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Literature of Consciousness

Samuel Becket – Subject – Negativity

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Jakub Momro

The questions the writer Samuel Beckett posed in his dramas, his prose and his poetry are the central questions asked by the most outstanding thinkers of modernity. Samuel Beckett, therefore, is the central figure in this book, but he is not alone. This study is not only a precise literary analysis, but it also traces transformations in terms of subjectivity and tries to conceptualize them. It universalizes the issues that emerge from the friction between the consciousness and the world, or, in other words, from the history of the struggle between the modern subject and that which negates: death, nothingness, the absence of meaning and the deception of living.
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Preface

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… To be an artist is to fail, as no other dare fail, that failure is his world and the shrink from it desertion, art and craft, good housekeeping, living.1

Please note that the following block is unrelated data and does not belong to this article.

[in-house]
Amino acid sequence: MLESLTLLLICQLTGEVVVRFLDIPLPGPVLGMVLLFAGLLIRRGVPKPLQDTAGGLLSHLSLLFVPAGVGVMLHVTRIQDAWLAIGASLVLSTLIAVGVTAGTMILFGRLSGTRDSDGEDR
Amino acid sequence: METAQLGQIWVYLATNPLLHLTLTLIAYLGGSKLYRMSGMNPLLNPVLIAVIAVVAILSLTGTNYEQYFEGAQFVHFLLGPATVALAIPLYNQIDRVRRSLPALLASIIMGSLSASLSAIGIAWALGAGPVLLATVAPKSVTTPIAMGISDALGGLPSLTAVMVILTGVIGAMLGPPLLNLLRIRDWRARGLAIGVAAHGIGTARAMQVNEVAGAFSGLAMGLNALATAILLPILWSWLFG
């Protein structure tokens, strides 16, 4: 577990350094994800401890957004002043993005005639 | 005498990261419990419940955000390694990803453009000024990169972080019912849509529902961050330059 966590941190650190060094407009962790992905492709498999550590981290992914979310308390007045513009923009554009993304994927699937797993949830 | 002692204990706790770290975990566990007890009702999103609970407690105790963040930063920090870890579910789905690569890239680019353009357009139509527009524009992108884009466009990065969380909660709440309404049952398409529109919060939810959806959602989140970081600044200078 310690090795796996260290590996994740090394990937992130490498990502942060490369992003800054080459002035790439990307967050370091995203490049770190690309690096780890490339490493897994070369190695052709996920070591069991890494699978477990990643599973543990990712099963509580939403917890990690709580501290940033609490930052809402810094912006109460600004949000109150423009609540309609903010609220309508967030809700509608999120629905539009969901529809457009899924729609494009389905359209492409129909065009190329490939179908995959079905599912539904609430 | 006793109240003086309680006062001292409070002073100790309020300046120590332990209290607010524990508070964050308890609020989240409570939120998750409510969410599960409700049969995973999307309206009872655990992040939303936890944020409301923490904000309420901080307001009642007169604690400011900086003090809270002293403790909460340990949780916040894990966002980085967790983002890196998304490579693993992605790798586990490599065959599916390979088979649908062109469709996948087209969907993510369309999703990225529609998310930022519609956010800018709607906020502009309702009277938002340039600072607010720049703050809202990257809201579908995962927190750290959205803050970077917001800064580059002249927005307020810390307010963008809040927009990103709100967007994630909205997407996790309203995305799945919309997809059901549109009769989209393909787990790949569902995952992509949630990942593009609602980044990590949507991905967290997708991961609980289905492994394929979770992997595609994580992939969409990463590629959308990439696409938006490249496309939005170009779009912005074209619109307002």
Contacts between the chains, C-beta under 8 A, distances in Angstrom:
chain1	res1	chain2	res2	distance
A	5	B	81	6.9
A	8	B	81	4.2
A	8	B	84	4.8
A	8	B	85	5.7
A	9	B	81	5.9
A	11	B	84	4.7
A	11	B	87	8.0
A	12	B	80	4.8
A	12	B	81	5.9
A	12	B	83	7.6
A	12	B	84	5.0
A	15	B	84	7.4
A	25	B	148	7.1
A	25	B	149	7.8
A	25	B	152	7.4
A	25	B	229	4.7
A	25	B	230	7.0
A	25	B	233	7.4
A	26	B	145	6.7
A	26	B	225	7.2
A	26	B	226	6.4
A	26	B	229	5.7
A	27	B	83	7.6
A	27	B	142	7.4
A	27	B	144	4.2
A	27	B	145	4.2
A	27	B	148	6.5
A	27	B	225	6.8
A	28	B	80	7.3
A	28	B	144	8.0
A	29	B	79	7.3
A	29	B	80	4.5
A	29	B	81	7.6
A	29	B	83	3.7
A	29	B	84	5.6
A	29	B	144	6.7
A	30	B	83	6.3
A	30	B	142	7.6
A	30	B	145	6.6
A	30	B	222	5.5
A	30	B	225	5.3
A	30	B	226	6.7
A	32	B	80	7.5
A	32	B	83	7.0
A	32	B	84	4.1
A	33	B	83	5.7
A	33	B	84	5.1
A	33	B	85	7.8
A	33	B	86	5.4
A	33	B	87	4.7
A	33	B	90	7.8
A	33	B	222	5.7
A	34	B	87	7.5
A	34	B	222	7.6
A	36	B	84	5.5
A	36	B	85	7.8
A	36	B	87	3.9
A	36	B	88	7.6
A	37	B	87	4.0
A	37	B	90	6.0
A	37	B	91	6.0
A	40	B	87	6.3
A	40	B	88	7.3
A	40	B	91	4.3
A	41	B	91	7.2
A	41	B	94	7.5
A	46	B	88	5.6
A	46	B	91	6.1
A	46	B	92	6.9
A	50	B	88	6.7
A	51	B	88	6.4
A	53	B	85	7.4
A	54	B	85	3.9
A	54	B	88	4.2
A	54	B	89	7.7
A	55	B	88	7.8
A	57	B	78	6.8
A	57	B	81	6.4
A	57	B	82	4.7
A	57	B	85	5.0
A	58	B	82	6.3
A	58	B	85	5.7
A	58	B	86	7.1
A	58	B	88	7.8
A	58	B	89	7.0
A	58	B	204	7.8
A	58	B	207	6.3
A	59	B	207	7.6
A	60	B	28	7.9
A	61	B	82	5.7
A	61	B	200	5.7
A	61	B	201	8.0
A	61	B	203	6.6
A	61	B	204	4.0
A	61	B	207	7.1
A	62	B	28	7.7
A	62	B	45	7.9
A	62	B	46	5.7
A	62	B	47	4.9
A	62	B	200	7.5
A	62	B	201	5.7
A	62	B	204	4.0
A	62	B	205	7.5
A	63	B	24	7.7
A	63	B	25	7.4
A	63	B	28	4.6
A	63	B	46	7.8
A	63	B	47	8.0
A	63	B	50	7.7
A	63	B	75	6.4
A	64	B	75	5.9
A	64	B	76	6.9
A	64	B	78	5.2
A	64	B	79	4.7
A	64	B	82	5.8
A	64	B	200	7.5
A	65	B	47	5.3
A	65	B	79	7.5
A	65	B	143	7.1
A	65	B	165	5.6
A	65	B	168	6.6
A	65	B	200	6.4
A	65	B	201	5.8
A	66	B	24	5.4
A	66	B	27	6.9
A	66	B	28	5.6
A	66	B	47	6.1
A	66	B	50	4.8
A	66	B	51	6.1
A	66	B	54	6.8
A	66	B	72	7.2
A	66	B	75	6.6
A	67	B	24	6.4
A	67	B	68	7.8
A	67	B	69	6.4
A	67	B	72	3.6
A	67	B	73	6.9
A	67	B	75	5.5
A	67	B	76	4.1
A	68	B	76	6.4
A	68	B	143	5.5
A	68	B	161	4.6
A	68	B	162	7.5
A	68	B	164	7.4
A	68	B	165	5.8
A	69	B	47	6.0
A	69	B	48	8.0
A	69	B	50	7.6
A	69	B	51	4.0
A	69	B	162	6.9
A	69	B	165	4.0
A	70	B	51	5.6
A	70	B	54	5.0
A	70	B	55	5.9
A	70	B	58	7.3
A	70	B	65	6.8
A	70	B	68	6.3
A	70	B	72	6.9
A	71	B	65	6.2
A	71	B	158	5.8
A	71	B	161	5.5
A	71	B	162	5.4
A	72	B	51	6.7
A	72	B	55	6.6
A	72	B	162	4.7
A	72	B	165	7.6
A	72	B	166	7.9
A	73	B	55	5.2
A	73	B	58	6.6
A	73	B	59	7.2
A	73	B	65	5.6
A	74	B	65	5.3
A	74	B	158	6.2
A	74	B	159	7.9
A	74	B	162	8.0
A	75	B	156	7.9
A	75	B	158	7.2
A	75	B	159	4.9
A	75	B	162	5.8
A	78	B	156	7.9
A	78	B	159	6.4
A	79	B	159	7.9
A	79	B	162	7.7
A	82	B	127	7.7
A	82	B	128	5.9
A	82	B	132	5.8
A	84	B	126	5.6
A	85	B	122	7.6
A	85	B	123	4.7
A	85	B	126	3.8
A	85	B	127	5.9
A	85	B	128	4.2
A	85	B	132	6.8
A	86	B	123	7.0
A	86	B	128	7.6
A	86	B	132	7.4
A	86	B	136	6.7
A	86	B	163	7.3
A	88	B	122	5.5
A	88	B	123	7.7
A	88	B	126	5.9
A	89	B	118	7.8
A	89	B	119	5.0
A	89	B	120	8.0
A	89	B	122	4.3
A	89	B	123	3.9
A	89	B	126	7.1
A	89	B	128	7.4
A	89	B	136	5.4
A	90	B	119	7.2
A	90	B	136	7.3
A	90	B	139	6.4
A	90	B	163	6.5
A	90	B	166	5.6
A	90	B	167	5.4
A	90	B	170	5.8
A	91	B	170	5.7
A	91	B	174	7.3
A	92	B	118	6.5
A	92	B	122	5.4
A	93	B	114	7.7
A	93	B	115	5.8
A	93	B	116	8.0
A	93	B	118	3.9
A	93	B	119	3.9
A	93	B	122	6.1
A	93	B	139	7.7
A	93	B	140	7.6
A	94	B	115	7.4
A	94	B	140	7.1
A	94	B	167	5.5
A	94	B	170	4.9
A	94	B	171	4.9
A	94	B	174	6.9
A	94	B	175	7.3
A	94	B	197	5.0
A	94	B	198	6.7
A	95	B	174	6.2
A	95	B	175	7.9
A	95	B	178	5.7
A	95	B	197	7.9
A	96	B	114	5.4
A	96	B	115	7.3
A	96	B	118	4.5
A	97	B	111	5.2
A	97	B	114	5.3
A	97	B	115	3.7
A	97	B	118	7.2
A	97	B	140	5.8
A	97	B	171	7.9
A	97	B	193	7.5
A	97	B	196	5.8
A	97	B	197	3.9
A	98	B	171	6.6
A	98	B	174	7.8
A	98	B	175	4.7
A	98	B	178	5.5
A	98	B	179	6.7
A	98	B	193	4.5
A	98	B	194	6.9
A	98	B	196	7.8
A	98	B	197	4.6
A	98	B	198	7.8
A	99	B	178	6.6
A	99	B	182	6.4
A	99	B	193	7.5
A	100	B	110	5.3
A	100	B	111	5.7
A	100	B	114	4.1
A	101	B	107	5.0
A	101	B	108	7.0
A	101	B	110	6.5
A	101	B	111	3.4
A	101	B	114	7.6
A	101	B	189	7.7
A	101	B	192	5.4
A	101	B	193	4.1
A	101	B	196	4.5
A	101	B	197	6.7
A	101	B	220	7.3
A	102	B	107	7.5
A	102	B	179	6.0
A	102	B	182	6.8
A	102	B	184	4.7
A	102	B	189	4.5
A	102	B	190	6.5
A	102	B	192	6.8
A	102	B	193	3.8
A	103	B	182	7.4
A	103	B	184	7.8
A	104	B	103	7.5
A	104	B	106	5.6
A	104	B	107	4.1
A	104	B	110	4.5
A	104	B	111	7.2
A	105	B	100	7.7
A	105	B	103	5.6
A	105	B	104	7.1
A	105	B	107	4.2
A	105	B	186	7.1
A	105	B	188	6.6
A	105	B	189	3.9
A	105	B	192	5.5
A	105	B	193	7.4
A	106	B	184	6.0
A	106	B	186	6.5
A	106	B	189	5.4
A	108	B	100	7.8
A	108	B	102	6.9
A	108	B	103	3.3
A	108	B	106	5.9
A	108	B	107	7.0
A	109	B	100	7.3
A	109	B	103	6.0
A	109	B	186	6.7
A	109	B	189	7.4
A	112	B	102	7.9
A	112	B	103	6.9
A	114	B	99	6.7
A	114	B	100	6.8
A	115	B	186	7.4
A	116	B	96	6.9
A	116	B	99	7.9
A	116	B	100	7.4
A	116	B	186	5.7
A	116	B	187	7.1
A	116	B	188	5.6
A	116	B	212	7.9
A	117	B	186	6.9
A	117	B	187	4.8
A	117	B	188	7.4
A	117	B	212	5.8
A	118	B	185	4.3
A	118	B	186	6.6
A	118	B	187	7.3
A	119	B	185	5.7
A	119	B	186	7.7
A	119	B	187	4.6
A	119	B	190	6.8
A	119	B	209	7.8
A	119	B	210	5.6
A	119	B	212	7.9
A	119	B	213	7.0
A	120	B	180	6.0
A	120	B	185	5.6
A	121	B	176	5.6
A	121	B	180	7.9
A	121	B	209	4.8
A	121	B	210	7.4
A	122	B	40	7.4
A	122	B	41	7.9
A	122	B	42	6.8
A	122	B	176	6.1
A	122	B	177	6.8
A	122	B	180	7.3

– Samuel Beckett

Art has no universal laws, though in each of its phases there certainly are objectively binding taboos. They radiate from canonical works. Their very existence defines what forthwith is no longer possible.2

– Theodor W. Adorno

The enigmaticalness of artworks remains bound up with history. It was through history that they became an enigma; it is history that ever and again makes them as such, and conversely, it is history alone – which gave them their authority – that holds at a distance the embarrassing question of their raison d’être.3

– Theodor W. Adorno

What is bad in artworks is a reflection that directs them externally, that forces them; where, however, they immanently want to go can only be followed by reflection, and the possibility to do this is spontaneous.4

– Theodor W. Adorno

In all likelihood, most of the readers and spectators of Beckett’s plays sentence themselves, perhaps willingly, to a permanent fascination with author’s face. In photographs, the author of Endgame seems to resemble one of the characters inhabiting his many works – with a sharp, penetrating look, his face is permanently furrowed with creases and with the passing of years, as Polish writer Andrzej Stasiuk observed, it increasingly resembled the inhuman shape of...

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